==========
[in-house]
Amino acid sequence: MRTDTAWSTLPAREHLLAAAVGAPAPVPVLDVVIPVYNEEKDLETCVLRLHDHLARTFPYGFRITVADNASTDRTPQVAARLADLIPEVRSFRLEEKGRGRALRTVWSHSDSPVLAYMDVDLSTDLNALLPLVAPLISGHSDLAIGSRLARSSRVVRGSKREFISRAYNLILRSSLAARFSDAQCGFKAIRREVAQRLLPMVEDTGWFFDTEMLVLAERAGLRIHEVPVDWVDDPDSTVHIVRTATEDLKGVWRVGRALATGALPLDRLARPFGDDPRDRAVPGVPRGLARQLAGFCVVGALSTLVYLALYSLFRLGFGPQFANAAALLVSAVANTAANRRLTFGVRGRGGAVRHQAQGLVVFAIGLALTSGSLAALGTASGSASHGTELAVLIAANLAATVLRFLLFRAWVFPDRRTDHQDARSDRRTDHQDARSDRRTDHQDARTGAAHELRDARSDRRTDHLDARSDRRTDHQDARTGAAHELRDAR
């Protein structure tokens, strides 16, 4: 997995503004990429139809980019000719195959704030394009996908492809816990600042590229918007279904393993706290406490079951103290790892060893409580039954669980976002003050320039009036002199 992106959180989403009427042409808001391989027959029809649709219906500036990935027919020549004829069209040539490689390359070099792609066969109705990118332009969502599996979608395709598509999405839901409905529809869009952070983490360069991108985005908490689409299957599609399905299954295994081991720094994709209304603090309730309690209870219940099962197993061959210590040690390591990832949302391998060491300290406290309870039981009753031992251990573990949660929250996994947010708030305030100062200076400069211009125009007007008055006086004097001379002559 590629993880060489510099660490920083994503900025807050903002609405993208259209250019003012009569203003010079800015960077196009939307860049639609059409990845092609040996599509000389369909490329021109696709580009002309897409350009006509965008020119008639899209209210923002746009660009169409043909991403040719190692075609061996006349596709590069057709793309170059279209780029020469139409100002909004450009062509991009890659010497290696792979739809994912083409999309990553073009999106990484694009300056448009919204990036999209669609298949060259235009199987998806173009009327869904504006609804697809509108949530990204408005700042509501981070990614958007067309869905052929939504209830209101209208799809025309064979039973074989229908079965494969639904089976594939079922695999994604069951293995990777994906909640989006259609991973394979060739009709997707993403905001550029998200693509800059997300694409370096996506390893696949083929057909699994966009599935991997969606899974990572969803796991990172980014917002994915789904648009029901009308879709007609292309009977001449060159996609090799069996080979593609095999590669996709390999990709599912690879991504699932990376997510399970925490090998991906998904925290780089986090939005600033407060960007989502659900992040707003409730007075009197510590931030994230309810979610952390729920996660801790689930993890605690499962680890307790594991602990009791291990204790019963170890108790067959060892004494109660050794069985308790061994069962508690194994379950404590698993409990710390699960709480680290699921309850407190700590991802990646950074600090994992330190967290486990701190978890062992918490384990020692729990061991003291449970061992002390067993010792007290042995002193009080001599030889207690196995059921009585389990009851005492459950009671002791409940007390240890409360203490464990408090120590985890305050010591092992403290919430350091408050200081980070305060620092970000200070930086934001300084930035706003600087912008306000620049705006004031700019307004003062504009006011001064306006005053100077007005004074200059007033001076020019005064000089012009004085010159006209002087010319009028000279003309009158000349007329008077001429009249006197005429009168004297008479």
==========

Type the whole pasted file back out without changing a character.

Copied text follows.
[in-house]
Amino acid sequence: MRTDTAWSTLPAREHLLAAAVGAPAPVPVLDVVIPVYNEEKDLETCVLRLHDHLARTFPYGFRITVADNASTDRTPQVAARLADLIPEVRSFRLEEKGRGRALRTVWSHSDSPVLAYMDVDLSTDLNALLPLVAPLISGHSDLAIGSRLARSSRVVRGSKREFISRAYNLILRSSLAARFSDAQCGFKAIRREVAQRLLPMVEDTGWFFDTEMLVLAERAGLRIHEVPVDWVDDPDSTVHIVRTATEDLKGVWRVGRALATGALPLDRLARPFGDDPRDRAVPGVPRGLARQLAGFCVVGALSTLVYLALYSLFRLGFGPQFANAAALLVSAVANTAANRRLTFGVRGRGGAVRHQAQGLVVFAIGLALTSGSLAALGTASGSASHGTELAVLIAANLAATVLRFLLFRAWVFPDRRTDHQDARSDRRTDHQDARSDRRTDHQDARTGAAHELRDARSDRRTDHLDARSDRRTDHQDARTGAAHELRDAR
């Protein structure tokens, strides 16, 4: 997995503004990429139809980019000719195959704030394009996908492809816990600042590229918007279904393993706290406490079951103290790892060893409580039954669980976002003050320039009036002199 992106959180989403009427042409808001391989027959029809649709219906500036990935027919020549004829069209040539490689390359070099792609066969109705990118332009969502599996979608395709598509999405839901409905529809869009952070983490360069991108985005908490689409299957599609399905299954295994081991720094994709209304603090309730309690209870219940099962197993061959210590040690390591990832949302391998060491300290406290309870039981009753031992251990573990949660929250996994947010708030305030100062200076400069211009125009007007008055006086004097001379002559 590629993880060489510099660490920083994503900025807050903002609405993208259209250019003012009569203003010079800015960077196009939307860049639609059409990845092609040996599509000389369909490329021109696709580009002309897409350009006509965008020119008639899209209210923002746009660009169409043909991403040719190692075609061996006349596709590069057709793309170059279209780029020469139409100002909004450009062509991009890659010497290696792979739809994912083409999309990553073009999106990484694009300056448009919204990036999209669609298949060259235009199987998806173009009327869904504006609804697809509108949530990204408005700042509501981070990614958007067309869905052929939504209830209101209208799809025309064979039973074989229908079965494969639904089976594939079922695999994604069951293995990777994906909640989006259609991973394979060739009709997707993403905001550029998200693509800059997300694409370096996506390893696949083929057909699994966009599935991997969606899974990572969803796991990172980014917002994915789904648009029901009308879709007609292309009977001449060159996609090799069996080979593609095999590669996709390999990709599912690879991504699932990376997510399970925490090998991906998904925290780089986090939005600033407060960007989502659900992040707003409730007075009197510590931030994230309810979610952390729920996660801790689930993890605690499962680890307790594991602990009791291990204790019963170890108790067959060892004494109660050794069985308790061994069962508690194994379950404590698993409990710390699960709480680290699921309850407190700590991802990646950074600090994992330190967290486990701190978890062992918490384990020692729990061991003291449970061992002390067993010792007290042995002193009080001599030889207690196995059921009585389990009851005492459950009671002791409940007390240890409360203490464990408090120590985890305050010591092992403290919430350091408050200081980070305060620092970000200070930086934001300084930035706003600087912008306000620049705006004031700019307004003062504009006011001064306006005053100077007005004074200059007033001076020019005064000089012009004085010159006209002087010319009028000279003309009158000349007329008077001429009249006197005429009168004297008479």